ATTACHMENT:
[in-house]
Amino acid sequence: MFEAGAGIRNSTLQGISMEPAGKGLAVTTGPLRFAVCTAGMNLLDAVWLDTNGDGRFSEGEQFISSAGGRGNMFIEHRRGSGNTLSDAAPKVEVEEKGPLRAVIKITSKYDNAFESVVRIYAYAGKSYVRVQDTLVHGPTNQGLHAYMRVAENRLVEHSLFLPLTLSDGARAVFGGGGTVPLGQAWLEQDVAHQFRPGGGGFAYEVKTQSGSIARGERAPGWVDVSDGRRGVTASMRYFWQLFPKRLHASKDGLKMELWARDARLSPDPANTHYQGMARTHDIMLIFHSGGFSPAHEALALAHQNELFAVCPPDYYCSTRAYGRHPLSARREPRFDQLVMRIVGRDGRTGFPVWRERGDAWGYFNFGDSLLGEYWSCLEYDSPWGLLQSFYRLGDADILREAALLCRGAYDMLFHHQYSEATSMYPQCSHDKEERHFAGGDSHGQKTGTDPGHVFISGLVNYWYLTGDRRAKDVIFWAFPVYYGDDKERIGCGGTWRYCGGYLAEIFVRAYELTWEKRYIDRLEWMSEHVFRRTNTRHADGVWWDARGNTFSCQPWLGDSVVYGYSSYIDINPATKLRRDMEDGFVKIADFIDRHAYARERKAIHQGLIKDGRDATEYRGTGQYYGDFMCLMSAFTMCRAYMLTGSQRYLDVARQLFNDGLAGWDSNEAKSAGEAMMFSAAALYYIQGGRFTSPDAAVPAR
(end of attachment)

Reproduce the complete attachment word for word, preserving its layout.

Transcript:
[in-house]
Amino acid sequence: MFEAGAGIRNSTLQGISMEPAGKGLAVTTGPLRFAVCTAGMNLLDAVWLDTNGDGRFSEGEQFISSAGGRGNMFIEHRRGSGNTLSDAAPKVEVEEKGPLRAVIKITSKYDNAFESVVRIYAYAGKSYVRVQDTLVHGPTNQGLHAYMRVAENRLVEHSLFLPLTLSDGARAVFGGGGTVPLGQAWLEQDVAHQFRPGGGGFAYEVKTQSGSIARGERAPGWVDVSDGRRGVTASMRYFWQLFPKRLHASKDGLKMELWARDARLSPDPANTHYQGMARTHDIMLIFHSGGFSPAHEALALAHQNELFAVCPPDYYCSTRAYGRHPLSARREPRFDQLVMRIVGRDGRTGFPVWRERGDAWGYFNFGDSLLGEYWSCLEYDSPWGLLQSFYRLGDADILREAALLCRGAYDMLFHHQYSEATSMYPQCSHDKEERHFAGGDSHGQKTGTDPGHVFISGLVNYWYLTGDRRAKDVIFWAFPVYYGDDKERIGCGGTWRYCGGYLAEIFVRAYELTWEKRYIDRLEWMSEHVFRRTNTRHADGVWWDARGNTFSCQPWLGDSVVYGYSSYIDINPATKLRRDMEDGFVKIADFIDRHAYARERKAIHQGLIKDGRDATEYRGTGQYYGDFMCLMSAFTMCRAYMLTGSQRYLDVARQLFNDGLAGWDSNEAKSAGEAMMFSAAALYYIQGGRFTSPDAAVPAR